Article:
Effect of tumor grade on risk of LR was not significant (p = 0.33, log-rank test) after adjusting for triple-negative status.
All LR patients were successfully salvaged with mastectomy.
In this study, patients with triple-negative breast cancer had a significantly higher LR rate than patients with other receptor subtypes following 3D-APBI to 32 Gy.
Caution should be used in deciding whether or not to treat triple negative breast cancer patients with 3D-APBI outside of the setting of a clinical protocol.
Additional prospective studies are needed to assess the long-term efficacy of this approach, and whether patients with triple-negative disease might be better treated with whole-breast irradiation.
This study was a subset analysis of a prospective clinical trial of dose escalation in 3D-APBI as part of breast conservation therapy for early stage breast cancer.
The authors found that triple negative breast cancer patients treated with APBI had a significantly elevated 5 yr LR rate of 32.5% compared to 3% in non-triple negative patients.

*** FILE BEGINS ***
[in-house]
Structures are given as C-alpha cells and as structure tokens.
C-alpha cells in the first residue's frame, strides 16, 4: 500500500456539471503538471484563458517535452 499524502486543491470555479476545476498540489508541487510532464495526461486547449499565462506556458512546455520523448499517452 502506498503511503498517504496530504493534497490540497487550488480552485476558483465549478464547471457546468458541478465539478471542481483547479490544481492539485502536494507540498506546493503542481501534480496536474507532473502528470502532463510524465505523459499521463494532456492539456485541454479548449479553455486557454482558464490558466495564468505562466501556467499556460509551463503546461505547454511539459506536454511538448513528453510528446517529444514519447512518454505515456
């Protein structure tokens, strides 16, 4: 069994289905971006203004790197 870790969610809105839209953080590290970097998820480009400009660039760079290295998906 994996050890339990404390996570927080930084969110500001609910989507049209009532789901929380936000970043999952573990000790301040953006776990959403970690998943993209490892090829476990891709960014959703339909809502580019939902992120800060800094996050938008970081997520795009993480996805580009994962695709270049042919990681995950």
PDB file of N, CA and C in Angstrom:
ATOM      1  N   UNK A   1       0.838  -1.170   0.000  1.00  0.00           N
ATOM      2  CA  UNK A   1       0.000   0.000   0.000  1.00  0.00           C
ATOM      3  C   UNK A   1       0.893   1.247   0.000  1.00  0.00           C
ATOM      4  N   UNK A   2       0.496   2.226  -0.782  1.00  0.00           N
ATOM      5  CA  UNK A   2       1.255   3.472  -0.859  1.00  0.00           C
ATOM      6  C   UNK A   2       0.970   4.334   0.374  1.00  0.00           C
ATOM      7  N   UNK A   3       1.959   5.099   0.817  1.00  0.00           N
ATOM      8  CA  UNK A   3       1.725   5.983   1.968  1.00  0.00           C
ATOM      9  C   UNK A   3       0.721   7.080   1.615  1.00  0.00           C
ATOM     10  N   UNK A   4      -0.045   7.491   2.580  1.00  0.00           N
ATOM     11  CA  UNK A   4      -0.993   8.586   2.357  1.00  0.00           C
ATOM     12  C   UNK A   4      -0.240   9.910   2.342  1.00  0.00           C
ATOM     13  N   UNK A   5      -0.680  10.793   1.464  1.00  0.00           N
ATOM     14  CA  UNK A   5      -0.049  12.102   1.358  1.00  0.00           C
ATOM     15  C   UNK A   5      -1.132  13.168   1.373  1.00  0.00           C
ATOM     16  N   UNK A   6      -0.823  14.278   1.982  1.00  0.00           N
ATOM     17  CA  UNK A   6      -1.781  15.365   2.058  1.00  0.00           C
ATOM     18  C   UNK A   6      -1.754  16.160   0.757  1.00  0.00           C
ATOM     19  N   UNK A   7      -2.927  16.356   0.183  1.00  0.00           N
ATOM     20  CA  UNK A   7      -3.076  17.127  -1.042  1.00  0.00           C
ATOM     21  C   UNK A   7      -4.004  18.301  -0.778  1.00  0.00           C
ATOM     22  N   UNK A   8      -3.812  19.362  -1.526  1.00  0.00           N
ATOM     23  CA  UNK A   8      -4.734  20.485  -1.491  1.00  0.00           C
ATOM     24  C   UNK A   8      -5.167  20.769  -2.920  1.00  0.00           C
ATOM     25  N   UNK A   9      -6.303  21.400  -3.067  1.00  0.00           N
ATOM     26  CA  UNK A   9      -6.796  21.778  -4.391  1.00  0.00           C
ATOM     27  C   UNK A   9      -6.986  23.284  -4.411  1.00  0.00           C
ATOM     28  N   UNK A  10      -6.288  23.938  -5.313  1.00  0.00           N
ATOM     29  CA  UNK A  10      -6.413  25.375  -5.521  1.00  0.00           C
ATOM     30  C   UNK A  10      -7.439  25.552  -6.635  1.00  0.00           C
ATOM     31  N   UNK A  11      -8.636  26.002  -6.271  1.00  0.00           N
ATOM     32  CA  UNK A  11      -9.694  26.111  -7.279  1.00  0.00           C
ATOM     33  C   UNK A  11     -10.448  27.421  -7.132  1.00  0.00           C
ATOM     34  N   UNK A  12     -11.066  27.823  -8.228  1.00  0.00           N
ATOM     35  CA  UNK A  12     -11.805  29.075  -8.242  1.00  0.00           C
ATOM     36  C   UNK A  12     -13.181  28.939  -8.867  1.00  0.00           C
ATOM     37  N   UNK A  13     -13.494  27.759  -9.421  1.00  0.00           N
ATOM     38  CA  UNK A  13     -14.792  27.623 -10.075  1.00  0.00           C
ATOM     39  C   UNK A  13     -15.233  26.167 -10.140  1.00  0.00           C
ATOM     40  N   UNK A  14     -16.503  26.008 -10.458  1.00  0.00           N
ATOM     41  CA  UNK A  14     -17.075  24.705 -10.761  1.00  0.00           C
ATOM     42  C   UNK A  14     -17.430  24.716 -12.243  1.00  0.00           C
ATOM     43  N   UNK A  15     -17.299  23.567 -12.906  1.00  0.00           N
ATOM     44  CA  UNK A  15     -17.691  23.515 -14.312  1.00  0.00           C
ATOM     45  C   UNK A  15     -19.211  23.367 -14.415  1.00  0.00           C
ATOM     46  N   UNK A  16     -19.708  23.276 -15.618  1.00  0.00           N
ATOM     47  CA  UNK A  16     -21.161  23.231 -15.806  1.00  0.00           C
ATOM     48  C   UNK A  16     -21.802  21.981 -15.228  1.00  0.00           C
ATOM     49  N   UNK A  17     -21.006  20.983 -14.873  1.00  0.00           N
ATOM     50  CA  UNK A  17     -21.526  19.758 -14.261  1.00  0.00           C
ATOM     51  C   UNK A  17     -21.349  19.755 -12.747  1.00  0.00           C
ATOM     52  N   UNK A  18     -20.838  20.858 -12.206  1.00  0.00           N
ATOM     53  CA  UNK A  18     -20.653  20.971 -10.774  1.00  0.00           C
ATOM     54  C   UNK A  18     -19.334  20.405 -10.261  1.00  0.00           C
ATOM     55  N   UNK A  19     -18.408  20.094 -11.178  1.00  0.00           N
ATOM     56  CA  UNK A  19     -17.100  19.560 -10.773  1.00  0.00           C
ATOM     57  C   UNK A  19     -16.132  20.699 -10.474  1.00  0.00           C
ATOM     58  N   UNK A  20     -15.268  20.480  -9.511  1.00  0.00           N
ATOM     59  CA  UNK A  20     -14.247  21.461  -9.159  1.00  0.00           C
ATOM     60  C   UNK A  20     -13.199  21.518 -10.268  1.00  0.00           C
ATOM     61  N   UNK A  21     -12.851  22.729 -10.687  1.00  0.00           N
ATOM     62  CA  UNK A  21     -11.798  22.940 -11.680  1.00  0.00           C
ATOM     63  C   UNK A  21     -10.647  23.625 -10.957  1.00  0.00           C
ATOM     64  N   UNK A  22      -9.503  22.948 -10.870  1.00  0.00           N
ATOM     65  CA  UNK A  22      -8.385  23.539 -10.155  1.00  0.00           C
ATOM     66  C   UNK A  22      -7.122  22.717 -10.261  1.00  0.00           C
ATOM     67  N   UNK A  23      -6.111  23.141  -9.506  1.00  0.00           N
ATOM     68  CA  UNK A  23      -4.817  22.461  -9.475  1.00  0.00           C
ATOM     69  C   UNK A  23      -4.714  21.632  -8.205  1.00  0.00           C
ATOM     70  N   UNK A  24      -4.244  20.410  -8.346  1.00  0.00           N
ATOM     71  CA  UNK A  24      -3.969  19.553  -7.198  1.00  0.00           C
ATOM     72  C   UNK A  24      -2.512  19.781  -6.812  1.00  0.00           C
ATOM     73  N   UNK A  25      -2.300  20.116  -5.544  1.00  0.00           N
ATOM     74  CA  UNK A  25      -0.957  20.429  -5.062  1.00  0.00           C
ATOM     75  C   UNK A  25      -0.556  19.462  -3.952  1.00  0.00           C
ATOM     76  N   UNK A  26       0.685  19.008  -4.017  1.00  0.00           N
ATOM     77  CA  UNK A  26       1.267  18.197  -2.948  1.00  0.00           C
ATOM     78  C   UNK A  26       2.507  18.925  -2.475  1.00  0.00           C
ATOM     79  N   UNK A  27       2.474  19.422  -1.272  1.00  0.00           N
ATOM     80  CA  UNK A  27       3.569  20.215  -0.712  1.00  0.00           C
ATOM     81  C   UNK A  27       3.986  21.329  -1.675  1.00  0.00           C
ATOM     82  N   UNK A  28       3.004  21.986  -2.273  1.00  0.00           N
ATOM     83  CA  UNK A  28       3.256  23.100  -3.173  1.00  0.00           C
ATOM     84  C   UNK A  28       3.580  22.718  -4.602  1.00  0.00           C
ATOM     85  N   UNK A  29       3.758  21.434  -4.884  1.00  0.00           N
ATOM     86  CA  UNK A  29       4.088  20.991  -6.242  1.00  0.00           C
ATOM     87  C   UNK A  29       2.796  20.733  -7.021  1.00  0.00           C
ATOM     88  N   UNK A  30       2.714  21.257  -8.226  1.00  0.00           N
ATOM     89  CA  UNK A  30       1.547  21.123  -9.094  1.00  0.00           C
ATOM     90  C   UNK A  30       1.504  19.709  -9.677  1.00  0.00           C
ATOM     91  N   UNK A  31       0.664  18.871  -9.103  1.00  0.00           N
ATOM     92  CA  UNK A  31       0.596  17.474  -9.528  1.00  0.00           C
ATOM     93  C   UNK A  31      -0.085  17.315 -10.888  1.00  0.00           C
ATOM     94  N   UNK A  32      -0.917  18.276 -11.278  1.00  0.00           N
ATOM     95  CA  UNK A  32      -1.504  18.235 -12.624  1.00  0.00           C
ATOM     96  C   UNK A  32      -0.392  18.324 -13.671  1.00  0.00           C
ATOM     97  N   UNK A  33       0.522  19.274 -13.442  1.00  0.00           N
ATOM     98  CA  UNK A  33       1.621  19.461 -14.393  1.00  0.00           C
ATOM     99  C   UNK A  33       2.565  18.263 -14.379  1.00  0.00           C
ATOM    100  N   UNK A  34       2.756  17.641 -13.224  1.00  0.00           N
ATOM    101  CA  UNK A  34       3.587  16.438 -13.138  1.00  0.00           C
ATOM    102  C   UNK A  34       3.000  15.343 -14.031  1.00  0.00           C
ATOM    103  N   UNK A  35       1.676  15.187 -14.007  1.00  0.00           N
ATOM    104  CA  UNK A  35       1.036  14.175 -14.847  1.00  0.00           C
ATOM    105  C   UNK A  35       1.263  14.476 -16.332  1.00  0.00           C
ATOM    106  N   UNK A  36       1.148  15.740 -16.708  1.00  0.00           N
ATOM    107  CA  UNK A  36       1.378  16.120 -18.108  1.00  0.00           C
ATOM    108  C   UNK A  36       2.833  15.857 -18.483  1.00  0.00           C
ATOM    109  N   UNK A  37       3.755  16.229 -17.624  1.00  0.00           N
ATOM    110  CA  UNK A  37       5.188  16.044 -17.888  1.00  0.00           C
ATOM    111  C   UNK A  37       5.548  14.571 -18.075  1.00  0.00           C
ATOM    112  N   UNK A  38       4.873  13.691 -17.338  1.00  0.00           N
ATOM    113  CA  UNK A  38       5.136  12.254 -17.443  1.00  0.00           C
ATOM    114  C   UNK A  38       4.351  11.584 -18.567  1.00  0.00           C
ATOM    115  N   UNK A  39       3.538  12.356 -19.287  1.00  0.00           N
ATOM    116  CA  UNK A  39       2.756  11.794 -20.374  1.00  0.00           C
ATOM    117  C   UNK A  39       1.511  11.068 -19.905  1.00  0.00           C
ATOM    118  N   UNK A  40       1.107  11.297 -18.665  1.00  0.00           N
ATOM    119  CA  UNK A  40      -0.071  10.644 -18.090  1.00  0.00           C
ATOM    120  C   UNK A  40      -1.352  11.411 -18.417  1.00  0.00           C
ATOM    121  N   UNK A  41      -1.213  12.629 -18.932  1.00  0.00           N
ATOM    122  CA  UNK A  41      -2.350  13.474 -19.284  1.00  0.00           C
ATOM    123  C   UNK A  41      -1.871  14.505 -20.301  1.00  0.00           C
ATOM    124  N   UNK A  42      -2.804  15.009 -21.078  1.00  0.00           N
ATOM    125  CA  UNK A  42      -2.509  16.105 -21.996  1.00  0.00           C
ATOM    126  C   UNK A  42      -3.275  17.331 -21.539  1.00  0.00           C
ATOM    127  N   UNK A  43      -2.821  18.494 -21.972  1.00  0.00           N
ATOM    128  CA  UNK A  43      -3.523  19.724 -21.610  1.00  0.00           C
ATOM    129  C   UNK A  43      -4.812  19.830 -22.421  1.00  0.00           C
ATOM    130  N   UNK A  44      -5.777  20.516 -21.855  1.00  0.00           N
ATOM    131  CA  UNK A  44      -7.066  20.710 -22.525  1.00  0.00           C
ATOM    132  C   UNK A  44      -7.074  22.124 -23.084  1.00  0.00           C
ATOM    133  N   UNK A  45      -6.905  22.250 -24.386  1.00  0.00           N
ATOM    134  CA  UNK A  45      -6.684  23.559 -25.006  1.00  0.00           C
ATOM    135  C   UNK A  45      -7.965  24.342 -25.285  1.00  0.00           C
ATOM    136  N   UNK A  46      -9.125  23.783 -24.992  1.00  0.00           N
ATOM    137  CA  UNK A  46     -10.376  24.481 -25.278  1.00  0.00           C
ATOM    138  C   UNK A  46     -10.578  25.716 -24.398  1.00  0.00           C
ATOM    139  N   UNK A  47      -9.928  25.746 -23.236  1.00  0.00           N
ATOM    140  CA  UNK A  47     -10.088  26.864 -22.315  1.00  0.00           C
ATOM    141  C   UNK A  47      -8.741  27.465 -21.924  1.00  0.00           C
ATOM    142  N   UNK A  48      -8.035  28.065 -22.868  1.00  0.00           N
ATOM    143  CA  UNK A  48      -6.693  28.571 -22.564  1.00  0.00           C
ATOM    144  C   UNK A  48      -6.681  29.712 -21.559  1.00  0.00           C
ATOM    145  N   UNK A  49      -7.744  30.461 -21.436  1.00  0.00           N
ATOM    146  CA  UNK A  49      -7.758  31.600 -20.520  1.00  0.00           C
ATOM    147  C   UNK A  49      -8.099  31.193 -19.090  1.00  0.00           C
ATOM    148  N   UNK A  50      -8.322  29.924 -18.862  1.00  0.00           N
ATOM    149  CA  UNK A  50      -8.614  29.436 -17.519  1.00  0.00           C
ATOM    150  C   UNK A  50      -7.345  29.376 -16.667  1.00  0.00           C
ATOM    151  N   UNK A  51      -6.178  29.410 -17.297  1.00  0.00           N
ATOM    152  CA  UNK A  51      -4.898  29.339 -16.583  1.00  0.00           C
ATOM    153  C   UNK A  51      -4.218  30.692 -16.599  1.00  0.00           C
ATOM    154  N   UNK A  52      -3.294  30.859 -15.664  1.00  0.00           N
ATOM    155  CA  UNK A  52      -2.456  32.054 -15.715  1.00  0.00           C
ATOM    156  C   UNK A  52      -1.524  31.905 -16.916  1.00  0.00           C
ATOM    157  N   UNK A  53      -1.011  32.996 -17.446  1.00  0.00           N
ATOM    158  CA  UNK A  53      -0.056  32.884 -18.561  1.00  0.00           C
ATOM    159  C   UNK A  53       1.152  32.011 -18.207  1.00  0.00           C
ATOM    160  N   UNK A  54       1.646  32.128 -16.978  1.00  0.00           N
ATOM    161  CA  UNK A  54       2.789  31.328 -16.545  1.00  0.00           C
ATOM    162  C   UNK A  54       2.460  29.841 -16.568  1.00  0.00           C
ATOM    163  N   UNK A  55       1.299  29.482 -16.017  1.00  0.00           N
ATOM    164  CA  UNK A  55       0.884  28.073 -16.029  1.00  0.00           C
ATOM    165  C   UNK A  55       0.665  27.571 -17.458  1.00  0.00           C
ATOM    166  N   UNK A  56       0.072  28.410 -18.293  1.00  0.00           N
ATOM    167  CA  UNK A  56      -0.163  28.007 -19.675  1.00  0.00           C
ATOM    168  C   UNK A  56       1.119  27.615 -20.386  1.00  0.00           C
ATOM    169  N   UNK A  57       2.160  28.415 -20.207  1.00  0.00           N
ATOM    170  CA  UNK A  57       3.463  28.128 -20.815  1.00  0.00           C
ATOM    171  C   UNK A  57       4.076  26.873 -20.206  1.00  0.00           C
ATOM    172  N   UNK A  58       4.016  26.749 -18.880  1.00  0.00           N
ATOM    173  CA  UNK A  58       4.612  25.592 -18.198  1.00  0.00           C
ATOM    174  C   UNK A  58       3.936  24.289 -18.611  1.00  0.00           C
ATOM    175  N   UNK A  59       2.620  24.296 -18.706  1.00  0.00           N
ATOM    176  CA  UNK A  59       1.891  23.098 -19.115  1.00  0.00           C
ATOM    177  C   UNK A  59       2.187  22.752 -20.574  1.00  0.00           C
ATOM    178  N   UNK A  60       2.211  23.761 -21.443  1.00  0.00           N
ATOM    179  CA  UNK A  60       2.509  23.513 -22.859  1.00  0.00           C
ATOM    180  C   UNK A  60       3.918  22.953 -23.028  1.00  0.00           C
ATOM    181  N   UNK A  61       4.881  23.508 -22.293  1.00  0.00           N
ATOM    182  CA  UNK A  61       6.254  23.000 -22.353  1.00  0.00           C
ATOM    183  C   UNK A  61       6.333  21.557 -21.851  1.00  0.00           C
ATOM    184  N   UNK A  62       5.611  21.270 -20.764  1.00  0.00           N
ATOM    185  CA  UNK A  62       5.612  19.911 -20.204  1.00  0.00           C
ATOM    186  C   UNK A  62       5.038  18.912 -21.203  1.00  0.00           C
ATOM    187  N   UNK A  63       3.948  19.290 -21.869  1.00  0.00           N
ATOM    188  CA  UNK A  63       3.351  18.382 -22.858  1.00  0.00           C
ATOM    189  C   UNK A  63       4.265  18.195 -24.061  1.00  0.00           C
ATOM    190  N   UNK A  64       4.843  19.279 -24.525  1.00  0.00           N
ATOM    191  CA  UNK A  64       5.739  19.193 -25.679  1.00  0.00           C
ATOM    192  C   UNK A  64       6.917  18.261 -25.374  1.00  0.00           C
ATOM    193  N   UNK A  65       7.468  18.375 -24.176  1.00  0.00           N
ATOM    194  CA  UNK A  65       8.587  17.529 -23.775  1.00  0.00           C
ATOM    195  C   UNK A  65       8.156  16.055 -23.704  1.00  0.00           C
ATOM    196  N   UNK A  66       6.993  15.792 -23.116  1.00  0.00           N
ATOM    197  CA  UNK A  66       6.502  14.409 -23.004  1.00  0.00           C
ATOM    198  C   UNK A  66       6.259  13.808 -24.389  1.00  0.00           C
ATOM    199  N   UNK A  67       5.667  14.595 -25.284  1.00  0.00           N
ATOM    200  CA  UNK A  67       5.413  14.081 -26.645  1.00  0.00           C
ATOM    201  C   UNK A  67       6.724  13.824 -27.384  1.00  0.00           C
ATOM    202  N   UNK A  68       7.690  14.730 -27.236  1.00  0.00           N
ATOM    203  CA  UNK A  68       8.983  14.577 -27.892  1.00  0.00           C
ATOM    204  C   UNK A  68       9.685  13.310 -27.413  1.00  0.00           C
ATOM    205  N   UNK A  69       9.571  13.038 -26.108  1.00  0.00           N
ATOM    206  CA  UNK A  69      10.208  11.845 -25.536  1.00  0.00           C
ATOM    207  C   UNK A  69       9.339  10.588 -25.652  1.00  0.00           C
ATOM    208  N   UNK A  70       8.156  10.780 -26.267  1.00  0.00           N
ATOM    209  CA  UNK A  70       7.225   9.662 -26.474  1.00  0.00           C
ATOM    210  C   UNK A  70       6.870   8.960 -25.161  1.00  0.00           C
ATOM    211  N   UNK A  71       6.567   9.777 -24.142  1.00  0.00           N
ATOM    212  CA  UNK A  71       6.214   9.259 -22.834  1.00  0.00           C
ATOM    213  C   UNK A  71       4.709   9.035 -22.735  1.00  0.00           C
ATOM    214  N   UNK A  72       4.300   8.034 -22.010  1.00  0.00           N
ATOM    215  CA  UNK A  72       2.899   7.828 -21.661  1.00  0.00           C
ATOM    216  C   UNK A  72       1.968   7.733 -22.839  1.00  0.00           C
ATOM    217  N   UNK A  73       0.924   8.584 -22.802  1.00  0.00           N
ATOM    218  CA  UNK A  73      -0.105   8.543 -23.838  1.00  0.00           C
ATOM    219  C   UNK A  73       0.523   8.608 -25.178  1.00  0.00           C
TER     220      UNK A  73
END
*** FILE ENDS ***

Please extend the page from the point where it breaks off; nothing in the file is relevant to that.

This rate of LR seen with APBI is inferior to the results observed by Nguyen et al. in triple negative patients treated with WBI (7% at 5 years). The observation in the current study that the majority of failures were not within or near the tumor bed supports the utility of WBI in this population.
The published ASTRO consensus guidelines indicate that only women with ER + tumors are deemed “suitable” for APBI outside of the context of a clinical trial.
This study provides prospective clinical data supporting the recommendation that triple negative breast cancer patients are unsuitable for APBI unless as part of a clinical trial.
Limitations of the study include:
The study had a limited sample size of only 99 patients, 10 of which were triple negative.
There were also a small number of events with only 5 patients developing LR with the current follow-up.
APBI is currently being evaluated in the ongoing NSABP B-39/RTOG 0413 trial which is a phase 3 randomized trial comparing APBI to WBI for women with early stage breast cancer undergoing breast conservation therapy.
The results of that study should better inform the selection of appropriate patients for APBI.
Aug 27, 2012 - Accelerated partial breast irradiation yields five-year clinical outcomes and patterns of failure similar to those achieved with whole breast irradiation, with excellent three-year survival for women who develop an ipsilateral breast tumor recurrence, according to a study published in the Sept. 1 issue of Cancer.